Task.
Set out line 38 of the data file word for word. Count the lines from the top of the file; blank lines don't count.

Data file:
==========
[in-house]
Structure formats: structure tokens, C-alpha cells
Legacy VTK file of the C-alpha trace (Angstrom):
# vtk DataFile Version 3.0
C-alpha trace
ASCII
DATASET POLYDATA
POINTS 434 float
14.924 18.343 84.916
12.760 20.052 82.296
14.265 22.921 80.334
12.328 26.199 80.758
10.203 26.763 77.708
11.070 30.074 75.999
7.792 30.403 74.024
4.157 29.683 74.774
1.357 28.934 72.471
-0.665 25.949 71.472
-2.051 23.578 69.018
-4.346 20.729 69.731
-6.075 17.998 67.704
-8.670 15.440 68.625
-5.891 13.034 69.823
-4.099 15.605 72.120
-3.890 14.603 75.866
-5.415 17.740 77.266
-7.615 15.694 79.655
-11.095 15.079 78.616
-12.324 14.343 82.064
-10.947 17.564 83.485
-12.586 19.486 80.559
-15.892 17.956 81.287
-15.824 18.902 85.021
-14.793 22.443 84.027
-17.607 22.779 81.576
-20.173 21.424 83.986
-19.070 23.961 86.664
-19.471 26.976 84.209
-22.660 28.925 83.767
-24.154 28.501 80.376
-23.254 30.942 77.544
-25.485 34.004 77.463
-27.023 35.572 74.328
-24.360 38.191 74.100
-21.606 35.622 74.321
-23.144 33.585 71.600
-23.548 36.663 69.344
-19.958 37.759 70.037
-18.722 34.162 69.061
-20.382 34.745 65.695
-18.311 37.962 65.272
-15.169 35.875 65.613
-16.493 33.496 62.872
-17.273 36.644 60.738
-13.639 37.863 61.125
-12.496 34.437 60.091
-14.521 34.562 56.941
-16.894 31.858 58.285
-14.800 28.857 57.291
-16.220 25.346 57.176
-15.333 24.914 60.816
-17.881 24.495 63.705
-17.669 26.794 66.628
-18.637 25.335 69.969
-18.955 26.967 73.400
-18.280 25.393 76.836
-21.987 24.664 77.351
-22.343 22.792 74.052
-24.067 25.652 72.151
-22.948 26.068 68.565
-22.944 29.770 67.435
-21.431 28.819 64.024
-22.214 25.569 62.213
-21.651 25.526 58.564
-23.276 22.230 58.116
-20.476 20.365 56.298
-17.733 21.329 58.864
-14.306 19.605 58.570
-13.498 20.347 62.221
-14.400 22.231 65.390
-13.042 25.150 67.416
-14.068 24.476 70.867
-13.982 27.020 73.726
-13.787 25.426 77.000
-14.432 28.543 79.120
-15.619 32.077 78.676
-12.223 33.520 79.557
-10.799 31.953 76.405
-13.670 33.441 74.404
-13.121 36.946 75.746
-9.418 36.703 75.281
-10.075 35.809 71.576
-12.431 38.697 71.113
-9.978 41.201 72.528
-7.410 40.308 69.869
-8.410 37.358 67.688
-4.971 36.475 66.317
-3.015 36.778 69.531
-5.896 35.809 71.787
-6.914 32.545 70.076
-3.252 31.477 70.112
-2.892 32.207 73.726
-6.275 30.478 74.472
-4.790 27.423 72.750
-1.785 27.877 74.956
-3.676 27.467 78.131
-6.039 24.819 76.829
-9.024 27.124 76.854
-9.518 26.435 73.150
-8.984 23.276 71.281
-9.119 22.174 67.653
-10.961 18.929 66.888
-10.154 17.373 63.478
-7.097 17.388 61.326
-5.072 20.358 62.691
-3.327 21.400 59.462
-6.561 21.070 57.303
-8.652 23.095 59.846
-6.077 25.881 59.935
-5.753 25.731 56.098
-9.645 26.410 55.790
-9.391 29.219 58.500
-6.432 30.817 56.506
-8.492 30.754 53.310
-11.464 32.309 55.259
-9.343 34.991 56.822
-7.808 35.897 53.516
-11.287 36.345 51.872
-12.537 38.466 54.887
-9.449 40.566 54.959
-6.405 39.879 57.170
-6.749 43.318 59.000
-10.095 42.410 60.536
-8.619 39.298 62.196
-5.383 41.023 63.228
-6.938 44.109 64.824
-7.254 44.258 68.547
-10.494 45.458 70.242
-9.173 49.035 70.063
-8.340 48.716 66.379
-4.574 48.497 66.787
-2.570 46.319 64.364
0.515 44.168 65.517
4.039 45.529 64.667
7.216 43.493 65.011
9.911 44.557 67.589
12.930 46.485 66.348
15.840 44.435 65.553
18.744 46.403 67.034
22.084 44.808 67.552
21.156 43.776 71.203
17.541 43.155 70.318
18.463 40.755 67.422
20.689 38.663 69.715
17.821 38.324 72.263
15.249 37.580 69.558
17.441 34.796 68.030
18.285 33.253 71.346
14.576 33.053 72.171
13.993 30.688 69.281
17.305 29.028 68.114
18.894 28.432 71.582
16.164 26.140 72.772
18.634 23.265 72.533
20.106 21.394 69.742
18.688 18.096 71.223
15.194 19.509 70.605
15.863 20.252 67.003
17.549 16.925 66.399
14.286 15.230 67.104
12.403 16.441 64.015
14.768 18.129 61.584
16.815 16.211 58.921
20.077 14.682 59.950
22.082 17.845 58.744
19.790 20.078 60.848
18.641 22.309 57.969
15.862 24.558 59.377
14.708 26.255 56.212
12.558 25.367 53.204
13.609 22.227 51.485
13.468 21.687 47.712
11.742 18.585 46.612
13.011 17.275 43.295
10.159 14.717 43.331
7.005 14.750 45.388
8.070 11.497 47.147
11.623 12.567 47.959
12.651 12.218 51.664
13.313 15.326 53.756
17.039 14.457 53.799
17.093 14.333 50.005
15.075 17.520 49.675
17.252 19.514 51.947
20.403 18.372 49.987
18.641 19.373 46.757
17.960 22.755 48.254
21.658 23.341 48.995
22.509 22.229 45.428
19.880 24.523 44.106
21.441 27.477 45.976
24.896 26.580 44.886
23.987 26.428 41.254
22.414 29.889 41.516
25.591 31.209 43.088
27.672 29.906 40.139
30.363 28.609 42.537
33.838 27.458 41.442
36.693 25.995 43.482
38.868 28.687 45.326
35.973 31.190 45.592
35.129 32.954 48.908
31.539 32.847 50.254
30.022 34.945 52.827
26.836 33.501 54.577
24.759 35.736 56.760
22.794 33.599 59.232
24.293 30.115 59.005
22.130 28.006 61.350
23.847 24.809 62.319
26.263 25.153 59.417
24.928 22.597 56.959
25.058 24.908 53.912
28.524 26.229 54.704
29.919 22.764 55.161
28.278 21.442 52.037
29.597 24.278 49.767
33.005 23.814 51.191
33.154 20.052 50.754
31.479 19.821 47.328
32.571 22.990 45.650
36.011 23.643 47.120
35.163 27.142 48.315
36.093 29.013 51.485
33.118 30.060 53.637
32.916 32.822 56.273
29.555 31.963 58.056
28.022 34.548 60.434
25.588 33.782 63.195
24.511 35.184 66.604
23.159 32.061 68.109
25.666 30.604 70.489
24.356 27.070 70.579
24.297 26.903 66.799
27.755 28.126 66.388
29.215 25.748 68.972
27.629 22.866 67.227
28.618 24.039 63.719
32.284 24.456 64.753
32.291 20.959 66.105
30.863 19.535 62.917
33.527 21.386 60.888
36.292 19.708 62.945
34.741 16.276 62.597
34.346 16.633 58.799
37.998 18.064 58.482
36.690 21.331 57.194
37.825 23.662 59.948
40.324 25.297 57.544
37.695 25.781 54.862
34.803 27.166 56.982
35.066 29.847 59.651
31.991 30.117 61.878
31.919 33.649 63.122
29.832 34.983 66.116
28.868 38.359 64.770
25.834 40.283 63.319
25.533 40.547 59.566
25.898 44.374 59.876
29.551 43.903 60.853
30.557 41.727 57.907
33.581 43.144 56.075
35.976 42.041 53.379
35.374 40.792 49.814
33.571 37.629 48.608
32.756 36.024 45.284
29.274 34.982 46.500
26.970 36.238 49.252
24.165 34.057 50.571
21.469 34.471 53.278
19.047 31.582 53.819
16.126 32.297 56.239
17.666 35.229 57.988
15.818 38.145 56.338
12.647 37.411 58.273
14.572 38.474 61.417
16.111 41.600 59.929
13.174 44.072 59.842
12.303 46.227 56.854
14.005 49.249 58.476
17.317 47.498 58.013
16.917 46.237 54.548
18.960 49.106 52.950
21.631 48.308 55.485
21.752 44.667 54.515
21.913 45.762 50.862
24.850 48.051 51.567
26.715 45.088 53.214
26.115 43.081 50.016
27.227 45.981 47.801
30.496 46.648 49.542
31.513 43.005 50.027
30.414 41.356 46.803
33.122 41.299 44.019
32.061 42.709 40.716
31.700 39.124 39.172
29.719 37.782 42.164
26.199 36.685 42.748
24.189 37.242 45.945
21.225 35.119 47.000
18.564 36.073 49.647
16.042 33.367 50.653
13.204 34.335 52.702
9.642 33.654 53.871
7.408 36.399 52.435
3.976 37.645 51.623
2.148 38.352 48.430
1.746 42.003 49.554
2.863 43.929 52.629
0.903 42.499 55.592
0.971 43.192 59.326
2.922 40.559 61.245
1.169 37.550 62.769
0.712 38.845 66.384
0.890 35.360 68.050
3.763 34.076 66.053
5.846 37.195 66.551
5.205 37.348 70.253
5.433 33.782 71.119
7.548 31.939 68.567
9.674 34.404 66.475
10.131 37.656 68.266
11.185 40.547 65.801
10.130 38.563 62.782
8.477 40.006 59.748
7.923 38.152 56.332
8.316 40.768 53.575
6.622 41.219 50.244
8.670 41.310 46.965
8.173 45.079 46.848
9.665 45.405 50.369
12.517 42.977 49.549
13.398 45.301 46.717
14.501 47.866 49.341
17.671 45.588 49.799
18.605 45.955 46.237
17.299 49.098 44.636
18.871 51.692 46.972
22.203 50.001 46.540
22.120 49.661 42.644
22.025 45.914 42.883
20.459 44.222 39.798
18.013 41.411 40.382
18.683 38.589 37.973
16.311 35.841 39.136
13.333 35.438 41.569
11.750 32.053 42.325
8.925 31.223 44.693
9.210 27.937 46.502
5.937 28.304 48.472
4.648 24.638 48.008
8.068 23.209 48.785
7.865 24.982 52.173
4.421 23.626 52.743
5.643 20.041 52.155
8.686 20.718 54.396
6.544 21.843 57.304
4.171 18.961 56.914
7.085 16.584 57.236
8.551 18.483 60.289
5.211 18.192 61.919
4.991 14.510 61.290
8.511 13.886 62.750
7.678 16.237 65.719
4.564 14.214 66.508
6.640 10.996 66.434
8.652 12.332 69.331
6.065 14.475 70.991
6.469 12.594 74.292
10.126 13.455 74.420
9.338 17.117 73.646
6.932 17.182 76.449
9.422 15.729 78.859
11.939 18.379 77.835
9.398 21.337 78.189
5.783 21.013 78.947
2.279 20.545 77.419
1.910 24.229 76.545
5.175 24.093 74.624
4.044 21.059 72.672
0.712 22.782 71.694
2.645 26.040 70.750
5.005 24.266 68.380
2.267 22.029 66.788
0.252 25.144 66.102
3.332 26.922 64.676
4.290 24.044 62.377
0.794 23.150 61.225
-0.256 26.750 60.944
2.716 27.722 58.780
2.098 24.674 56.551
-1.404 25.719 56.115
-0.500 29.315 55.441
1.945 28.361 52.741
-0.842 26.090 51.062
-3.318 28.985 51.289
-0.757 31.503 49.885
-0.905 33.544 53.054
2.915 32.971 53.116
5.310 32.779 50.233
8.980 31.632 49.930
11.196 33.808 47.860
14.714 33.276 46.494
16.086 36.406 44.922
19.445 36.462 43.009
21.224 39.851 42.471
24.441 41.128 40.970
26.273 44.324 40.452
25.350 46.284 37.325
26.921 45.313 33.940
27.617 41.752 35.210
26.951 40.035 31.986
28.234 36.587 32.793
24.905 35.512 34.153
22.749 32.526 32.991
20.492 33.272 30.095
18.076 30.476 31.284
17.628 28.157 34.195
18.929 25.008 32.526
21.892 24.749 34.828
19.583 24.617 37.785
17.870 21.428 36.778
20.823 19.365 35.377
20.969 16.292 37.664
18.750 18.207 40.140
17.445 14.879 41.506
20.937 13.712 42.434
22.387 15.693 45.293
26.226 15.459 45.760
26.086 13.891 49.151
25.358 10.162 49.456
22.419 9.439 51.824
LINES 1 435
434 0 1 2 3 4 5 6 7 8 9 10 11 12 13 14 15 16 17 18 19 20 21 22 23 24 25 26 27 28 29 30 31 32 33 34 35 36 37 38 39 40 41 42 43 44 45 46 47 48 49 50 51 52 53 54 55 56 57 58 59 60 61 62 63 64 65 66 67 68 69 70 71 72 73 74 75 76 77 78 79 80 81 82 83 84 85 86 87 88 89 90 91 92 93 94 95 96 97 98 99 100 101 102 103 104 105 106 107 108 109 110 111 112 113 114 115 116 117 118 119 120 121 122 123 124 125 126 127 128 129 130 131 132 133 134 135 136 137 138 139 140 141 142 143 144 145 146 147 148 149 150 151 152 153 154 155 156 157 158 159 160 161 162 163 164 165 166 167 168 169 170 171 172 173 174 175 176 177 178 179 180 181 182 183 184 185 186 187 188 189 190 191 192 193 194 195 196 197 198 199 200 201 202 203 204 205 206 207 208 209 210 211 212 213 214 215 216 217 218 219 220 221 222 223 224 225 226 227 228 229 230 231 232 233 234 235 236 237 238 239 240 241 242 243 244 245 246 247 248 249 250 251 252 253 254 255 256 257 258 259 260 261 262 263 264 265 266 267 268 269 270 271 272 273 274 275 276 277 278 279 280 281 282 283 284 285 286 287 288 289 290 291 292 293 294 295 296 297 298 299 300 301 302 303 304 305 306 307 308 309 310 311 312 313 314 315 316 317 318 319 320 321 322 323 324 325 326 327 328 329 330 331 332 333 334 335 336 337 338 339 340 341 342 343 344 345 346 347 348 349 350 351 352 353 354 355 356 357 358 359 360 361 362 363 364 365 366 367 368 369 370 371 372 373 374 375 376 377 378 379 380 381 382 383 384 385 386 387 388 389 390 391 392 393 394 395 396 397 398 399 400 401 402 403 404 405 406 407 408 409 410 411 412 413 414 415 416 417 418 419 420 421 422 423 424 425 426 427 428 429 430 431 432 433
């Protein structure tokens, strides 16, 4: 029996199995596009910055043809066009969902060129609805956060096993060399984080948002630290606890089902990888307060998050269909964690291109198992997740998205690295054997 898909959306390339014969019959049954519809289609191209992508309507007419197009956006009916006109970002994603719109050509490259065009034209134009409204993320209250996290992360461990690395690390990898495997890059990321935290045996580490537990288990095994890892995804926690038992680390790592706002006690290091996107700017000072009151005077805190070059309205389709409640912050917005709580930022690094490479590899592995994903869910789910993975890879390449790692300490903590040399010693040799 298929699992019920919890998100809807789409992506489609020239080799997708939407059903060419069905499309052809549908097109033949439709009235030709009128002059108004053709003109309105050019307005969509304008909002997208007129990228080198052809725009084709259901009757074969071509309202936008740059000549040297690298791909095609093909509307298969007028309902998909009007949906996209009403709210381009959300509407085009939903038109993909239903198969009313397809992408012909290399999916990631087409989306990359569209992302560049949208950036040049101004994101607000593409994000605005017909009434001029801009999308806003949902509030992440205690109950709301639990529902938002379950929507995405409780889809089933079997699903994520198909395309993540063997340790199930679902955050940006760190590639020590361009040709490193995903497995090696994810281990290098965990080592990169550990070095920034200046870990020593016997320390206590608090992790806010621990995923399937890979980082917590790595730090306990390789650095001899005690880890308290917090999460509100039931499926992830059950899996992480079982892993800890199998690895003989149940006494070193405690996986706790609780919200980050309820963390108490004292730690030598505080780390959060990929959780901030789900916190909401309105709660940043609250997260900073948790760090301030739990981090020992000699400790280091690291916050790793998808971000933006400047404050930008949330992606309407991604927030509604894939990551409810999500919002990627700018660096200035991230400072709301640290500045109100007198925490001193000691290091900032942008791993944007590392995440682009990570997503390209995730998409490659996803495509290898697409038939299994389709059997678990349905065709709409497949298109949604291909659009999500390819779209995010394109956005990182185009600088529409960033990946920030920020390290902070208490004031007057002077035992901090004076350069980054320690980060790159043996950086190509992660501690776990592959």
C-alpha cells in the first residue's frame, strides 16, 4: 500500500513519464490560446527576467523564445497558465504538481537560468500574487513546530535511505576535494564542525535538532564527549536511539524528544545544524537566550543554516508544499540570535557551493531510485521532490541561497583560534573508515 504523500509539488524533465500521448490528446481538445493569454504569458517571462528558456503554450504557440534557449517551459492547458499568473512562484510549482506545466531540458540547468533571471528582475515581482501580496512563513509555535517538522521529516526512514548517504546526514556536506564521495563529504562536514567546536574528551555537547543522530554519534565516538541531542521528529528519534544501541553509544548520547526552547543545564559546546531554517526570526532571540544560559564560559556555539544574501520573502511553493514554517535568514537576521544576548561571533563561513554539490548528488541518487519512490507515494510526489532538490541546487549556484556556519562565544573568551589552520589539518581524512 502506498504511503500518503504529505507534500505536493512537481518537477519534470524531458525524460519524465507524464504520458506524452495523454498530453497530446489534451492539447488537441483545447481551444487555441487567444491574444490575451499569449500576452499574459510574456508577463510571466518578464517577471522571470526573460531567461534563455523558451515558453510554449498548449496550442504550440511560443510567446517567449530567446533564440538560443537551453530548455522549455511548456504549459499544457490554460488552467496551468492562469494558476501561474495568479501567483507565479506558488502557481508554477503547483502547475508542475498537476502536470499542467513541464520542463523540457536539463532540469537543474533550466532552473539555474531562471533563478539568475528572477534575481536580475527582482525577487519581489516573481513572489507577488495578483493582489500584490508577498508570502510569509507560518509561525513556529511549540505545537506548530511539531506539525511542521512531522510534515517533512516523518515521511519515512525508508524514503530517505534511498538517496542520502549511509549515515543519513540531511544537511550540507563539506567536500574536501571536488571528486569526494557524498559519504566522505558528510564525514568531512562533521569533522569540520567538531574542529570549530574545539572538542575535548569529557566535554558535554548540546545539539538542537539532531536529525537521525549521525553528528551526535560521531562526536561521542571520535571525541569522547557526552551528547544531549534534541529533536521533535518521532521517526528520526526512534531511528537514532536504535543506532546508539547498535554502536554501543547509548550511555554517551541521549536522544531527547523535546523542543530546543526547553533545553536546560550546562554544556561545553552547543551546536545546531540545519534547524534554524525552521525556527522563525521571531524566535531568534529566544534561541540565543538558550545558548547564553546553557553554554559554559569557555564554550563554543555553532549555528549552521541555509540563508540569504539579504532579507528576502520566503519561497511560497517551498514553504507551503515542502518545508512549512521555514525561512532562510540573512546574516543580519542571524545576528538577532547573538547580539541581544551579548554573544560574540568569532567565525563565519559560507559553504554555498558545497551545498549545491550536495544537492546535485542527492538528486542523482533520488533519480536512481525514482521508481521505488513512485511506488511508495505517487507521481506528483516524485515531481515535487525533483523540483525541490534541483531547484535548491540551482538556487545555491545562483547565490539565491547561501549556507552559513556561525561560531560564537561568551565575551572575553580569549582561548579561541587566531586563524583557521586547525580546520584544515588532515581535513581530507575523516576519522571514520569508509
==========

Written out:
-19.471 26.976 84.209